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What is it?
Autism is a disability that affects the normal development of the brain in areas of social interaction and communication. The first signs of autism usually appear as developmental delays before the age of 3. Autism is described as a 'spectrum' disorder. This means that the symptoms and characteristics of autism can present themselves in a wide variety of combinations and can range from mild to severe. Autism has no outward phycial signs.

How is it caused?
The cause of autism is unknown. It is generally accepted that autism is caused by abnormalities in brain development.

Genetic influences
Autism runs in families so there is a genetic component to this condition. If there is one child in a family with autism there is an increased risk of having another autistic child. Studies of twins have shown that if one identical twin has autism the other is much more likely to be affected than is the case with fraternal twins. Also, mild impairment of social or language skills is more common in first-degree relatives of children with autism.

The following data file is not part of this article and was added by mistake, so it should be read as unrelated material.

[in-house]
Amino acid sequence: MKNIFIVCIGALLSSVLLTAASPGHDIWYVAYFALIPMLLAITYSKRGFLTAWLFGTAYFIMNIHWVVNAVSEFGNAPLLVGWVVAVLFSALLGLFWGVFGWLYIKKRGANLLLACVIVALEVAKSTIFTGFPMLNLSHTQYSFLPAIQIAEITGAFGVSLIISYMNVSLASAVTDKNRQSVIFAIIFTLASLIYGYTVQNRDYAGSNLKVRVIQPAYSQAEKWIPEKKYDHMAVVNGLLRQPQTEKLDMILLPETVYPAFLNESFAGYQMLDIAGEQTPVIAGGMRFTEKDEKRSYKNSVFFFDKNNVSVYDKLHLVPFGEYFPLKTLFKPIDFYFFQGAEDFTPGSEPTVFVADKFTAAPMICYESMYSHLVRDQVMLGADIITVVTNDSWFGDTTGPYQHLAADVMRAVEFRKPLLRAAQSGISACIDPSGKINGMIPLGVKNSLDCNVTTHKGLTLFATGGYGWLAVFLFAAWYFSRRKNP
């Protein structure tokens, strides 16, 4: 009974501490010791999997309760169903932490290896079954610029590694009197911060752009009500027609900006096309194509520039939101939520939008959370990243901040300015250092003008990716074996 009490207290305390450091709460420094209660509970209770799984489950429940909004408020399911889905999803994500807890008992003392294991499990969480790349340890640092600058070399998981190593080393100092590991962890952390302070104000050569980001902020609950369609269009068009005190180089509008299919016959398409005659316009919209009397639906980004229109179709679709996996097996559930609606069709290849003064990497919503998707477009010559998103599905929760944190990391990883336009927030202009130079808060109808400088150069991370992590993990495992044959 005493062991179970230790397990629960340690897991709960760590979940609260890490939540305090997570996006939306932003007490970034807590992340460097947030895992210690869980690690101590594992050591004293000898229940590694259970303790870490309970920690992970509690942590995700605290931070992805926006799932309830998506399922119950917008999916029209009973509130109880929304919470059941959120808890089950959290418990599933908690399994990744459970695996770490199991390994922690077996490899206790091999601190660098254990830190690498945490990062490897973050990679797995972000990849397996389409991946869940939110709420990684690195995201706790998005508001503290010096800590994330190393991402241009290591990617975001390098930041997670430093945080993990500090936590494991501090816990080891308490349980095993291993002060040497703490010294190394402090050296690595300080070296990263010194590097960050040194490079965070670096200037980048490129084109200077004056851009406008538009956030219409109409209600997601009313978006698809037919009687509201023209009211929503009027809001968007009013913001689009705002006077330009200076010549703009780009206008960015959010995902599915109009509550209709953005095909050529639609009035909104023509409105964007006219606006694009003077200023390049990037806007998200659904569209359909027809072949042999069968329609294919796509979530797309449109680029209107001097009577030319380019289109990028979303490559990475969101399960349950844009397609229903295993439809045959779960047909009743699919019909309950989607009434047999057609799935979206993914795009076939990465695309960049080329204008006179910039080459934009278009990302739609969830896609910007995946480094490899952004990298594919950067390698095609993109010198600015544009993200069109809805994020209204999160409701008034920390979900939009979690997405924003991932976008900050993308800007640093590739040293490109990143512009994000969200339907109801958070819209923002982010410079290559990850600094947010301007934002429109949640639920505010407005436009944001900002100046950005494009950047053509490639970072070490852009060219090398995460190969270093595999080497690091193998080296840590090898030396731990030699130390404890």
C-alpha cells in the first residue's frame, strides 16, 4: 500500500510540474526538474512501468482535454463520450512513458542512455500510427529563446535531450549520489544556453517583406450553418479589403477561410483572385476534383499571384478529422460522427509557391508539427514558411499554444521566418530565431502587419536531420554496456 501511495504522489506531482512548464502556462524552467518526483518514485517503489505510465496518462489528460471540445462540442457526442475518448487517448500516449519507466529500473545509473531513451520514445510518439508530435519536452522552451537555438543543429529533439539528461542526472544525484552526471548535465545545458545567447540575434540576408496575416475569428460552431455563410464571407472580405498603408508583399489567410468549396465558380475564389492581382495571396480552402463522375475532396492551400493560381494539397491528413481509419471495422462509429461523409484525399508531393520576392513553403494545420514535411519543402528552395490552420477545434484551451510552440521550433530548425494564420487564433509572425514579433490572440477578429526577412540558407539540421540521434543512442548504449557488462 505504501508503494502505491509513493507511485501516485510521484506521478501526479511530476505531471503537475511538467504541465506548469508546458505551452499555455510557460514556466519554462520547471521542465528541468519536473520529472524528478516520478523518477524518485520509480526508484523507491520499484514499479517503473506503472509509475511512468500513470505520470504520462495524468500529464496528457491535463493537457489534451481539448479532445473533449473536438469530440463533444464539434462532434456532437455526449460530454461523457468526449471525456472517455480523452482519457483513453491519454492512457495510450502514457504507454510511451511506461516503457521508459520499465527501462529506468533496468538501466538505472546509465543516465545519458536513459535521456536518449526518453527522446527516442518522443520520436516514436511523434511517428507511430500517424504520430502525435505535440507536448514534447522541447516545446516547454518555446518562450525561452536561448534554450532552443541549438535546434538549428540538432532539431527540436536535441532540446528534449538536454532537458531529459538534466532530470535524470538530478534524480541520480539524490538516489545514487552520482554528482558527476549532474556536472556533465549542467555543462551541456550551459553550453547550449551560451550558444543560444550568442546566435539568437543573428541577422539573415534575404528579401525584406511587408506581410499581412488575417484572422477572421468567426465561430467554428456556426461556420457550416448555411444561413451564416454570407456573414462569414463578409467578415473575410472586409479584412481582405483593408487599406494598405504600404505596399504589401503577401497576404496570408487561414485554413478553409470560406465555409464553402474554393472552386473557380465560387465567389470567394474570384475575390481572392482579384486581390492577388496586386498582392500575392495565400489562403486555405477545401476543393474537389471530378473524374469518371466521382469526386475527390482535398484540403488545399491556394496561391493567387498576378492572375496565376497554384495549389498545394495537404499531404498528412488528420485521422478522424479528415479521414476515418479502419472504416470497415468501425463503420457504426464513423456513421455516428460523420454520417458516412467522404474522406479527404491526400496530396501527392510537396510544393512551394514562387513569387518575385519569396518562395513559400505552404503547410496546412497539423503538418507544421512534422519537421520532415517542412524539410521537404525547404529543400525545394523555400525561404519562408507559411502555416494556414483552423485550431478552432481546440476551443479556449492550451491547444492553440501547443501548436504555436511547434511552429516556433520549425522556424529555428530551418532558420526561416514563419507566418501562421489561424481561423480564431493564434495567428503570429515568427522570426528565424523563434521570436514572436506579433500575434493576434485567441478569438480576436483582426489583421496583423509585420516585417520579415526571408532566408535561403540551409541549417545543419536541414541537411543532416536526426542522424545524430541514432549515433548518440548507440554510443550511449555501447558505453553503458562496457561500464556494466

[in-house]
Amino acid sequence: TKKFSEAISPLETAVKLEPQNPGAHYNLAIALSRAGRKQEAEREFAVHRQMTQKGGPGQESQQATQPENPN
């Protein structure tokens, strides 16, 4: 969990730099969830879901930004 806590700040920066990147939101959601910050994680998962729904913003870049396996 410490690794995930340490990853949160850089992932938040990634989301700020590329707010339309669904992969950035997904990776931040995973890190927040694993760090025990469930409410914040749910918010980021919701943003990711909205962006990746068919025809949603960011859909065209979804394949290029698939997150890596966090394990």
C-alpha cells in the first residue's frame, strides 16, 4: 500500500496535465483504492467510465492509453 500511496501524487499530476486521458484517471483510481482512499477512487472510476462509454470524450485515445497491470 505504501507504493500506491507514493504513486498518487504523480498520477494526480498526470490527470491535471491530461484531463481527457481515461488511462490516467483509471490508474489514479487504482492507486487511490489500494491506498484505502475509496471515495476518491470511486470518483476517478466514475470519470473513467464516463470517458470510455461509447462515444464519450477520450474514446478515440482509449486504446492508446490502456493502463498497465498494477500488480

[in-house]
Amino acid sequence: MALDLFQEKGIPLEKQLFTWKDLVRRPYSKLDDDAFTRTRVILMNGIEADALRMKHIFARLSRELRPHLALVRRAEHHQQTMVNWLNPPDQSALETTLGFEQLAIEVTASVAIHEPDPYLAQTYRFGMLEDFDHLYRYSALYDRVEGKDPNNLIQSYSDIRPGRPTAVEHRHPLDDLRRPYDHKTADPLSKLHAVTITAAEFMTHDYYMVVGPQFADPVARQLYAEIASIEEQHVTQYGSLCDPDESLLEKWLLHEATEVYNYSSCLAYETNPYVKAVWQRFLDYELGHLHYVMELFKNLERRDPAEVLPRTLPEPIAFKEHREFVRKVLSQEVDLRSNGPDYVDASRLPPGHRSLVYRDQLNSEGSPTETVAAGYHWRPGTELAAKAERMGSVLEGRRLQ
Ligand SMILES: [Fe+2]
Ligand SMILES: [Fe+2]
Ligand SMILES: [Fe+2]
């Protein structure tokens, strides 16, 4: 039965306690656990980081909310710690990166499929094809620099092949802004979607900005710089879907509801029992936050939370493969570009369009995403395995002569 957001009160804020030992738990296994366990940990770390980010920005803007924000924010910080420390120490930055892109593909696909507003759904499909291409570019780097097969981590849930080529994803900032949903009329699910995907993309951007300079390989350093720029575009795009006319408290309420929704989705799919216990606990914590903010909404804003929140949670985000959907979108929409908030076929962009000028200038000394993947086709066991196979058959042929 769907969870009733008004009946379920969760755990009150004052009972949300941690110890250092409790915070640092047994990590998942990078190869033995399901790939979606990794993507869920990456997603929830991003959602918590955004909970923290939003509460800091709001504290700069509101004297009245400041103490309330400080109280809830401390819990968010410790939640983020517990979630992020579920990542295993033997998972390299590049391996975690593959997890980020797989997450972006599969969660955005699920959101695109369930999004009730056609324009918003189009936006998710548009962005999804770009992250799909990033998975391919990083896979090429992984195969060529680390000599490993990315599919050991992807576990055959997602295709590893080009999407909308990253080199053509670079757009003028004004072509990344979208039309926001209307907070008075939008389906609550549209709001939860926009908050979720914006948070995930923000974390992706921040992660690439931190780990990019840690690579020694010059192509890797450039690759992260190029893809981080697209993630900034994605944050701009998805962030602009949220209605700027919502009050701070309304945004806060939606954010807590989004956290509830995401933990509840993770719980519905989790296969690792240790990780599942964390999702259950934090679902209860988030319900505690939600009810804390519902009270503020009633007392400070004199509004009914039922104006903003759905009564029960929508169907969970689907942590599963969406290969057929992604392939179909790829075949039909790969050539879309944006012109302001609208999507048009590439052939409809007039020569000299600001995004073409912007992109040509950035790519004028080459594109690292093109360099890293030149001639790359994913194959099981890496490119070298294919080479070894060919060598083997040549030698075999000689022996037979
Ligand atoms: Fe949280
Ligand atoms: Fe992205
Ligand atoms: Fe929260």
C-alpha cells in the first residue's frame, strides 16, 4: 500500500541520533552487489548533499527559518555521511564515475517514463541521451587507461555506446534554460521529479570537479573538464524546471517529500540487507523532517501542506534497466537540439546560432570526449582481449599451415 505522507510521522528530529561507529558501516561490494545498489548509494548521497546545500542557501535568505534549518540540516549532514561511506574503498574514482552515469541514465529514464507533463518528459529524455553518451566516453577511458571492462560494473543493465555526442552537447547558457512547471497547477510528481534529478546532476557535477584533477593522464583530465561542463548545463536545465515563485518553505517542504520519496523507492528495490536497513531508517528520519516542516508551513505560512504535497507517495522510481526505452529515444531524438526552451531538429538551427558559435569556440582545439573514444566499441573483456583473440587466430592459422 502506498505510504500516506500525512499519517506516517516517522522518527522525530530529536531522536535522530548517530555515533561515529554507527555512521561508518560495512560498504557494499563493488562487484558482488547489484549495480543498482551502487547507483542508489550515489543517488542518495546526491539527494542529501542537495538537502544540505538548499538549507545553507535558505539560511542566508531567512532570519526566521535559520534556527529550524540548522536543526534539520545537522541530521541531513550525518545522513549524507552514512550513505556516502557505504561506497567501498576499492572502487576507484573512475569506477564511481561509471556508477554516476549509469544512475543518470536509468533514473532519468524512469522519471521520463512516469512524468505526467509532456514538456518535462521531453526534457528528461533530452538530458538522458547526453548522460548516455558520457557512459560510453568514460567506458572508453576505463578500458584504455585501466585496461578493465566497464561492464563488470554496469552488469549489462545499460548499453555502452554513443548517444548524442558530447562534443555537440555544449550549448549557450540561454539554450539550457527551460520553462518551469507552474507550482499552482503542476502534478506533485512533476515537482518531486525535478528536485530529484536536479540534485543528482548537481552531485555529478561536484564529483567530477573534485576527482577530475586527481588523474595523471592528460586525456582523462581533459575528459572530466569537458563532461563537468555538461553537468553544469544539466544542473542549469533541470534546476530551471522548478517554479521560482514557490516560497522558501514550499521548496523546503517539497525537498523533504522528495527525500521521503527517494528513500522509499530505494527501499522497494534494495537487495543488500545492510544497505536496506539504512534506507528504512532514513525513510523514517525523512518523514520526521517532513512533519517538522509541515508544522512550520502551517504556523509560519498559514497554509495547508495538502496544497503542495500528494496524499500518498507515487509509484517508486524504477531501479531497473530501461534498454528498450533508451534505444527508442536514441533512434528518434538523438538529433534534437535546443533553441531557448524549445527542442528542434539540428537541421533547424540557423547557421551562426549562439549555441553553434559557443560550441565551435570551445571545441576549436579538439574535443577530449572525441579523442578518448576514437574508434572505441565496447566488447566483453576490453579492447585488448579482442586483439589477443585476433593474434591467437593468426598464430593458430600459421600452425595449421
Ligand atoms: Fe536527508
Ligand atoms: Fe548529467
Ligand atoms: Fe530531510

Brain abnormalities
Autism is also thought to be related to brain development throughout pregnancy and after birth. Different studies have shown abnormal activity or structural defects in these areas of the brain in some individuals with autism but much more research is required to identify the cause of autism. Abnormal levels of some neurotransmitters such as serotonin in the brain have been identified in some people with autism, and this may play a part in distorting messages to and from the brain.

Non-genetic causes
There may be a history of complications during the prenatal, peri-natal or post-natal periods. This may indicate an abnormal foetus rather than being the cause of the abnormality. There have been claims that autism may be caused by the MMR vaccine for measles, mumps and rubella. Recent research does not support an association between the vaccine and the risk of autism.

Early signs and Characteristics
Parents are usually the first to notice symptoms in the first year or two of life.

Not smiling by 6 months
Not babbling by 12 months
Not gesturing such as waving
Any loss of language/social skills
No single words by 16 months


How is Autism diagnosed?
In most cases a parent will notice a difference in the childs language, behaviour or social development. The family GP or Public Health Nurse can then refer the child to a paediatrician who can assess the childs developmental delay.